Gable, Children And Marriage
Loretta and Gable had an instant rapport which worked miracles onscreen. It also continued offscreen.
They had a passionate affair, and Loretta became pregnant. At that time all contracted stars had strict morality clauses in their contracts, and it was unthinkable for a female star to have a baby out of wedlock - and the fact that Clark Gable was married made matters worse.
Loretta went to Europe, ostensibly on vacation with her mother, and had the baby, a girl whom she named Judith. She announced to the world that she had adopted the girl. In 1940 Loretta married businessman Tom Lewis, and from then on the child was called Judy Lewis, although Tom Lewis never legally adopted her.
Judy did not discover, until years later, who her biological father was. She herself briefly became an actress before becoming a psychologist and she later wrote a book "Uncommon Knowledge" with the truth of her parentage.
Four years after her marriage to Tom Lewis, Loretta had a son, Christopher Lewis and later another son Peter Charles.
Loretta did not neglect her movie career and she continued to appear in several films each year. In the late 1940s she at last began to see real success.
She was impressive in Orson Welles's 'The Stranger', in 1946, slowy realising that the husband she idolised is a renegade Nazi.
Then in 1947 she received her first Oscar nomination, and win, in the comedy 'The Farmer's Daughter', a movie about a Swedish-born girl who works as a maid for a United States congressman, and eventually becomes a congresswoman herself.
In the the same year she starred in 'The Bishop's Wife', another successful movie which is still a Christmas television favourite to this day. She also received an Academy Award nomination for her role in 'Come To The Stable' in 1949.
As her movie career faded in the early 1950s Loretta turned to the new medium of television. She hosted her own show which ran for a decade and was very popular.
Premiering under the title 'Letter to Loretta', the series was renamed 'The Loretta Young Show' during the first season. Originally, the series was framed as the dramatization of viewers' letters. Each teleplay dramatized a different letter/story/message. Even after the letter device was dropped, Loretta still introduced and closed each story. At the beginning of each episode, she entered a living room set (supposedly her living room) through a door. Turning around to close the door and swirling her designer fashions as she walked up to the camera, Young was consciously putting on a mini-fashion show, and the spectacular entrance became Young's and the series's trademark. Glamour and fashion had been important elements of her film star image, and she considered them central to her television image and appeal.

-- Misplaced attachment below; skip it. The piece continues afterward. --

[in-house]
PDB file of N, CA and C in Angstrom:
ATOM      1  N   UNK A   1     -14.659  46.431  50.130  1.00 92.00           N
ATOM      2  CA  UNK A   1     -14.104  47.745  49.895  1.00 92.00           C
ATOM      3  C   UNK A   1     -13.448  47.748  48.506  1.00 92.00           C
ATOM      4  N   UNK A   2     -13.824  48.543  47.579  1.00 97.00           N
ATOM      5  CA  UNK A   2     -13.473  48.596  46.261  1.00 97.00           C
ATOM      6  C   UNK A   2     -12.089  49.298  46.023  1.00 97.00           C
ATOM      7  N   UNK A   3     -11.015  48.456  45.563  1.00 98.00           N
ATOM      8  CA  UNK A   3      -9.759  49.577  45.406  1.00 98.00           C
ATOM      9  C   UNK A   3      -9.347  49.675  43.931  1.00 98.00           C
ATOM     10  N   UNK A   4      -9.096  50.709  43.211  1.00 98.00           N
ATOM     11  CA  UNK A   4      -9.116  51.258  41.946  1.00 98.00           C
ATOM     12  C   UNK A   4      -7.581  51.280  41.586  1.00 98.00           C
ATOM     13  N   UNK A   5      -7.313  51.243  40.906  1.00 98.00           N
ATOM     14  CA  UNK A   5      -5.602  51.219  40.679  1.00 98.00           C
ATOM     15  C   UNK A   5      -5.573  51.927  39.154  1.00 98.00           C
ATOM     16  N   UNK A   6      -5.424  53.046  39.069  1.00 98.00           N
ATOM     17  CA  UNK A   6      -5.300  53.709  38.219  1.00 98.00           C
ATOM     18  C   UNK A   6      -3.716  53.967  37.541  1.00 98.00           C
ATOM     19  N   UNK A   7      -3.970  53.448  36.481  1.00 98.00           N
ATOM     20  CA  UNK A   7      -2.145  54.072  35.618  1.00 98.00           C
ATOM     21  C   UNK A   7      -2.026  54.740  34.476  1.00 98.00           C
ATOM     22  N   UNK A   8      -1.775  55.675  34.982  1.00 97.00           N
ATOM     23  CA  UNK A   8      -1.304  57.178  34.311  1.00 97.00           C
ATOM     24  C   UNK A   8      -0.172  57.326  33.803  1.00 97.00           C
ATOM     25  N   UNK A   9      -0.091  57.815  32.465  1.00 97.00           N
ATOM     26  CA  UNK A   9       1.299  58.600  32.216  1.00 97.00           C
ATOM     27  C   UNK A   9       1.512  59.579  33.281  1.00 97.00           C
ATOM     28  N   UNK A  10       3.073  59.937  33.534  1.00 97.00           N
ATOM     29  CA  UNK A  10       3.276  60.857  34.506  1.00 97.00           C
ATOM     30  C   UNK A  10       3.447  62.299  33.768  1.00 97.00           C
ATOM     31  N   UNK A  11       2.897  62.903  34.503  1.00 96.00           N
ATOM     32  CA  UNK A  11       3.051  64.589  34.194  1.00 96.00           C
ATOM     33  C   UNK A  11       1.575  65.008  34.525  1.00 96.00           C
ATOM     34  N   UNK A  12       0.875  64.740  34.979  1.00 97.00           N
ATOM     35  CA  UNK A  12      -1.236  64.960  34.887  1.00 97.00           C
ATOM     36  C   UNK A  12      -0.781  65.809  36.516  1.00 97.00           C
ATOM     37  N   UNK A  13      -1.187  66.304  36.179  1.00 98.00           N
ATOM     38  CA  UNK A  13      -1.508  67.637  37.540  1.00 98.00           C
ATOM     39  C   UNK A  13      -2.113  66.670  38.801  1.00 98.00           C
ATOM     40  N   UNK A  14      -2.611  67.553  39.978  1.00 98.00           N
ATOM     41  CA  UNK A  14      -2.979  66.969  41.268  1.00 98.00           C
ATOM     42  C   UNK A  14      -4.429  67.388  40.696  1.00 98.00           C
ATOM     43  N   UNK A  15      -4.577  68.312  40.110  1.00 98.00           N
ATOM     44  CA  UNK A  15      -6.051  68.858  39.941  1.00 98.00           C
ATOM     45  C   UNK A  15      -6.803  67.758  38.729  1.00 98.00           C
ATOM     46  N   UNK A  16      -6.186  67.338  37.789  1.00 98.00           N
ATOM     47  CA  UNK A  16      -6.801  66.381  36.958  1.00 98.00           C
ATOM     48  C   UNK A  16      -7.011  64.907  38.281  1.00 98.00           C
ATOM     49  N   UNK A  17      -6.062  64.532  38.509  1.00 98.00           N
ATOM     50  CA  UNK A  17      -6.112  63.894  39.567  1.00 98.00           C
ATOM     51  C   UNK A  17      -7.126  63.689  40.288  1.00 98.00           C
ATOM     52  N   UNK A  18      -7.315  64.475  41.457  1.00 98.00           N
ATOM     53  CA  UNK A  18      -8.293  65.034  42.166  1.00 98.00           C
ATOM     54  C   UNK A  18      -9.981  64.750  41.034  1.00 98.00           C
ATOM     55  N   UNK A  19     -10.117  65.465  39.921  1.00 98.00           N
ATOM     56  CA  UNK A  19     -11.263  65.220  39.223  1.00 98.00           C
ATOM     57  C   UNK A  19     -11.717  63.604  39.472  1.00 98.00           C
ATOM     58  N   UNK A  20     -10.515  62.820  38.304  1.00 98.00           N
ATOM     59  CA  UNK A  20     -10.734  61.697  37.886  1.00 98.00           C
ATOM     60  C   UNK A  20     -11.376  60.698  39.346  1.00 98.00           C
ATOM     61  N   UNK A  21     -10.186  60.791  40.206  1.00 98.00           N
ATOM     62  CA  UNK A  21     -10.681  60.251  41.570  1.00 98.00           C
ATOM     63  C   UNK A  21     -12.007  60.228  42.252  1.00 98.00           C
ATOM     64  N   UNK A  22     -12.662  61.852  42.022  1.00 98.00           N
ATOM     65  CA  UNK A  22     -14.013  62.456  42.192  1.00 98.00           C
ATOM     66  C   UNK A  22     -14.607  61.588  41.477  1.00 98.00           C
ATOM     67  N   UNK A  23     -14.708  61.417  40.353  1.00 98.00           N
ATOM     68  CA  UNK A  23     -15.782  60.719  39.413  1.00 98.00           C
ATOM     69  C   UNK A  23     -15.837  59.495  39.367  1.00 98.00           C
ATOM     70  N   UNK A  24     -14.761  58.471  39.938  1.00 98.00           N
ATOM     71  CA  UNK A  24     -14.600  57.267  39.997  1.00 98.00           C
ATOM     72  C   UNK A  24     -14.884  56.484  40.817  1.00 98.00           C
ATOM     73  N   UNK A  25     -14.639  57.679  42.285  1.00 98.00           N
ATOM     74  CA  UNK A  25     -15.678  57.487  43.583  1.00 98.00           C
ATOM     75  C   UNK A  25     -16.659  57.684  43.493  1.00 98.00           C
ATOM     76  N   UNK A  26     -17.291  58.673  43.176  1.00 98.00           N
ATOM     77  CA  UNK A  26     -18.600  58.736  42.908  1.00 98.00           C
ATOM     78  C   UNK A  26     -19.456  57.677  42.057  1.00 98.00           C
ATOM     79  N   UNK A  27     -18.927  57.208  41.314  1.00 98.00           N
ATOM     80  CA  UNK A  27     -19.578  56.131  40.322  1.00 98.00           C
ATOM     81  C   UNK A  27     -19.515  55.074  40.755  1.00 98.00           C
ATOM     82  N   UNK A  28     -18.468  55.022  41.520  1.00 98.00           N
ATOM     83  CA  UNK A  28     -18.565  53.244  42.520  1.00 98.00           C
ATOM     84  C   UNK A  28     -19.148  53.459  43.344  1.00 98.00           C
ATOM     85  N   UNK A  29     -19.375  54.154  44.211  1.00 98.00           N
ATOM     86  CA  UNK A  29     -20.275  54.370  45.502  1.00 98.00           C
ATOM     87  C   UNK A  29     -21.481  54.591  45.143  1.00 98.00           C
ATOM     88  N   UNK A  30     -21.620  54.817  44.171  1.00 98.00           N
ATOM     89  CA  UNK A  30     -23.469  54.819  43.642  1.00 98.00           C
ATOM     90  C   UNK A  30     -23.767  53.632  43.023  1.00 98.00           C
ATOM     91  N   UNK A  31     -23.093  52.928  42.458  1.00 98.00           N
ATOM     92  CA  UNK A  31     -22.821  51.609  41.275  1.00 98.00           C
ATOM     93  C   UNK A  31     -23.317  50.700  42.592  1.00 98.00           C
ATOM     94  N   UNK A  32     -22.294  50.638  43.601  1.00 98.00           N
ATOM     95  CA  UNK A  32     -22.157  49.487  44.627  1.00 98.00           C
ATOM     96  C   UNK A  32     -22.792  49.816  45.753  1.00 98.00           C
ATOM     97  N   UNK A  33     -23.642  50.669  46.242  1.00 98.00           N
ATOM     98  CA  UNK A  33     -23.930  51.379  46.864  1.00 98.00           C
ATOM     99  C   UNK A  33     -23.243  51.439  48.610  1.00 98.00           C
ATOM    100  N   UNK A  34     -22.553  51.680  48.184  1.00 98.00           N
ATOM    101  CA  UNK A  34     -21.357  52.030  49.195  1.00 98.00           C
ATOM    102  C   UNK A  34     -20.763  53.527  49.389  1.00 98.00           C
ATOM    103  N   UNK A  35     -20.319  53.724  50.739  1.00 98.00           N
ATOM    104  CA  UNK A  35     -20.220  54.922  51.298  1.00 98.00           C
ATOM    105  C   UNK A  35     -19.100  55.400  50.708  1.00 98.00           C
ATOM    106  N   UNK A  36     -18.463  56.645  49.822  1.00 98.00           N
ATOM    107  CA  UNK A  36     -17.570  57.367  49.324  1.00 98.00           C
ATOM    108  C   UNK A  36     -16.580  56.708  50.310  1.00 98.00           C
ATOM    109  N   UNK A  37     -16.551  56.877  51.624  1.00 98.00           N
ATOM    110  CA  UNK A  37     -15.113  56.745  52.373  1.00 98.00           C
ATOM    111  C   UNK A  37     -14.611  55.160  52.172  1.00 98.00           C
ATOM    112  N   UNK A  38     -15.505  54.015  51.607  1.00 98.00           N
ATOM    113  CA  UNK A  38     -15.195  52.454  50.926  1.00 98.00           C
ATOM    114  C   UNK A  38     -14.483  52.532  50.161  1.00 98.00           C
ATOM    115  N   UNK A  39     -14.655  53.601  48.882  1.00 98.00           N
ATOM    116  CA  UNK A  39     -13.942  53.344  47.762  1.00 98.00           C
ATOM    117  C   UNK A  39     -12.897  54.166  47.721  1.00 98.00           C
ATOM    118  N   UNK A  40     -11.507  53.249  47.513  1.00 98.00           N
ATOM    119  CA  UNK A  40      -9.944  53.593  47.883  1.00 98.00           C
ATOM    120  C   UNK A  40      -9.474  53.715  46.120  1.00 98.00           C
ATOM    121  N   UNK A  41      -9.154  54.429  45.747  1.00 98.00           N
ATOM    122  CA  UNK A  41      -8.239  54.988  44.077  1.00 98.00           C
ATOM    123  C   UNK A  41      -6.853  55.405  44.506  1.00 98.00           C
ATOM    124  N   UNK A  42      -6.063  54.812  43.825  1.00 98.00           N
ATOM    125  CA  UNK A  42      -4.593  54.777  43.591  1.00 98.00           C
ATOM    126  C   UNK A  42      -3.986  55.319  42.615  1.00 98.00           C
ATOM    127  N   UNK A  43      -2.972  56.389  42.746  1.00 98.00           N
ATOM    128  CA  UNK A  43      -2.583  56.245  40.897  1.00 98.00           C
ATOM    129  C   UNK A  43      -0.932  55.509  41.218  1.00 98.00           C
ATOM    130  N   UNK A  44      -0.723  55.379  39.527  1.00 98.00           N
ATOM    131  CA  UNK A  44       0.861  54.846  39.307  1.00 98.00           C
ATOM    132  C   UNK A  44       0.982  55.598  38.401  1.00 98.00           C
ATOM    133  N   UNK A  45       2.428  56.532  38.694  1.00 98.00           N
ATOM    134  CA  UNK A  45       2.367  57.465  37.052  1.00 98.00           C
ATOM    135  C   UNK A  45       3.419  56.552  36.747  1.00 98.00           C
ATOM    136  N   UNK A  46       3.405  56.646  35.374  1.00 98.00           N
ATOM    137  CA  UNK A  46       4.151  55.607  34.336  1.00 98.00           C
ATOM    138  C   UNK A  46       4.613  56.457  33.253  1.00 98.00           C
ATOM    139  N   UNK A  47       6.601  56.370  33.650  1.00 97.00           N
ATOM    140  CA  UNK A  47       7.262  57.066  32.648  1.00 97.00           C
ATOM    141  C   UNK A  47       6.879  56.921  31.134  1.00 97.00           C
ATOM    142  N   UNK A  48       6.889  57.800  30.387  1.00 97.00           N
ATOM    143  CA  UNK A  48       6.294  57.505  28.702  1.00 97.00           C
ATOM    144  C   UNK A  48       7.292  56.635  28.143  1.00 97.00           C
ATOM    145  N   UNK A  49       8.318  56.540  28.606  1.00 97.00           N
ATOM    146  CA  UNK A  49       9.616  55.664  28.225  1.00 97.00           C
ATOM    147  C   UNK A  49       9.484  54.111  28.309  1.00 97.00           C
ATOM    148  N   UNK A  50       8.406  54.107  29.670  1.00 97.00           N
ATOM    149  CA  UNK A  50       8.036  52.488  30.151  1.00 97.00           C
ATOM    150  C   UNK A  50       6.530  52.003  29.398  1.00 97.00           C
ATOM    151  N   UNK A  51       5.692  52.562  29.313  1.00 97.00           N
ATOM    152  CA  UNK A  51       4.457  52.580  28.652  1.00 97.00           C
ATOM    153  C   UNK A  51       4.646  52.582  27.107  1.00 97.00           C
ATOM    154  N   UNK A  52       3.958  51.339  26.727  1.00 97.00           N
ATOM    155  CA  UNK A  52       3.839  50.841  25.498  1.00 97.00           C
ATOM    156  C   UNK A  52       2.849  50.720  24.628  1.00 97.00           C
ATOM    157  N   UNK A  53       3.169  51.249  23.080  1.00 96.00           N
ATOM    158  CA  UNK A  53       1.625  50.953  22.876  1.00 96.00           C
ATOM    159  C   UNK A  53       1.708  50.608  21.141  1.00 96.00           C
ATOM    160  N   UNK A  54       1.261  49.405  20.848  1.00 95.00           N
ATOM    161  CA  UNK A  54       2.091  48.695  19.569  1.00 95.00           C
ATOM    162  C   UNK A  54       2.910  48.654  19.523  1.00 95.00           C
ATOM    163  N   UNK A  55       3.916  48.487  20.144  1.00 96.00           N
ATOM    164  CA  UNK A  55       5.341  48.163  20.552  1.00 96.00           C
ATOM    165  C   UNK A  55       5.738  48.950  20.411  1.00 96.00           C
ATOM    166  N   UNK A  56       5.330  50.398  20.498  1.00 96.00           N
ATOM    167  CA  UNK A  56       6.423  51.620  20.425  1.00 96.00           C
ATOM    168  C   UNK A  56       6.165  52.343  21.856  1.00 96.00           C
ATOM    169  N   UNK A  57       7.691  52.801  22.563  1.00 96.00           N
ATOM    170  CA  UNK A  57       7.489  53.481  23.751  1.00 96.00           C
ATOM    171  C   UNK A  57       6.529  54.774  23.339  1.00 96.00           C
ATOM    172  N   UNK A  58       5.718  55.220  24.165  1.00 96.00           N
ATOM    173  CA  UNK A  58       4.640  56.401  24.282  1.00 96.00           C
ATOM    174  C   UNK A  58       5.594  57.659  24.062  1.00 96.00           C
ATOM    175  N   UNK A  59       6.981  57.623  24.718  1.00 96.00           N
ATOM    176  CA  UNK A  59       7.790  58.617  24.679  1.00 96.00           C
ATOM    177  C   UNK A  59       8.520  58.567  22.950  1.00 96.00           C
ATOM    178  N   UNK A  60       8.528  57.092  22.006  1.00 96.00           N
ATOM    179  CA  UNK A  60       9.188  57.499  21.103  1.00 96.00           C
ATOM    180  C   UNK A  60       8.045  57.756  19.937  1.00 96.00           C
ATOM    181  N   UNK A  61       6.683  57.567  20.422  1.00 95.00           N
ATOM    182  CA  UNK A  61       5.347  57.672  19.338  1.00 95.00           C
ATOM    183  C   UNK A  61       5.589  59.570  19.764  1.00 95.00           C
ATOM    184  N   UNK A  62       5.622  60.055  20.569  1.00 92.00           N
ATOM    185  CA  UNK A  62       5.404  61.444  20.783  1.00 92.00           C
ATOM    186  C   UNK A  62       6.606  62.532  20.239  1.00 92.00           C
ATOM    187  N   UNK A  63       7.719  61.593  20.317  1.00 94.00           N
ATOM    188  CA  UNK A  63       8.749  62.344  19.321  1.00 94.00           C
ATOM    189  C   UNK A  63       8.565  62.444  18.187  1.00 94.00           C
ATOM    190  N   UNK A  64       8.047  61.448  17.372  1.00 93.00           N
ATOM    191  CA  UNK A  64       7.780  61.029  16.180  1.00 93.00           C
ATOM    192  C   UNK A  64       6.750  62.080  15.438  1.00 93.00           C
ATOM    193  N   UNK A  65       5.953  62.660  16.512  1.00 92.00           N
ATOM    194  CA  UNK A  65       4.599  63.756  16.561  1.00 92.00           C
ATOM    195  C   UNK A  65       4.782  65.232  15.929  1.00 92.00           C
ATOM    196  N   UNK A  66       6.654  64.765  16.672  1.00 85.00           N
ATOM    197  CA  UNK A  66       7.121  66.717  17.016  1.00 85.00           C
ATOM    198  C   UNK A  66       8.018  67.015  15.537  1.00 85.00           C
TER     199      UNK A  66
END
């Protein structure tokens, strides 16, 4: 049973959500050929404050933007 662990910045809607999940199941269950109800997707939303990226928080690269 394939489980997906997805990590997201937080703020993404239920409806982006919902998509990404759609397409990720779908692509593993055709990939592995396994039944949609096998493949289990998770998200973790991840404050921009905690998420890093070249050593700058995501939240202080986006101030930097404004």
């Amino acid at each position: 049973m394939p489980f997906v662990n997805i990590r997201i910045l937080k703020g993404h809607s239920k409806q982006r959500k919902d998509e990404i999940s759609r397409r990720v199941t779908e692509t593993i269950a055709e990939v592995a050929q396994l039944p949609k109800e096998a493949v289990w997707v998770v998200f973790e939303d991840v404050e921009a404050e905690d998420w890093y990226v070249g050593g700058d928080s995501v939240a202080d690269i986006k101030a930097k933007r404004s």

She opted for the 'anthology' type of programme which allowed her to act as hostess and both showcase her fashionable couture and also deliver moral messages at the end of each programme. Loretta became television's first First Lady, and her popularity now exceeded anything she had known in the movie industry.
The messages at the end of the programme were important to Loretta, who was a strict Catholic. Scripts had to include the resolution of moral dilemmas and carried upbeat messages about family, community, and personal conviction. Numerous civic and religious groups honored her for this. She also won three Emmys, the first in 1955 as best dramatic actress in a continuing series.
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Loretta and Tom Lewis divorced in 1969 and then, to the surprise of her friends and family, Loretta, in 1993 at the age of 80 years, got married again, this time to fashion designer Jean Louis, 5 years her senior. Jean Louis died 4 happy years later.
Loretta Young died on August 12, 2000 at age 87 due to ovarian cancer.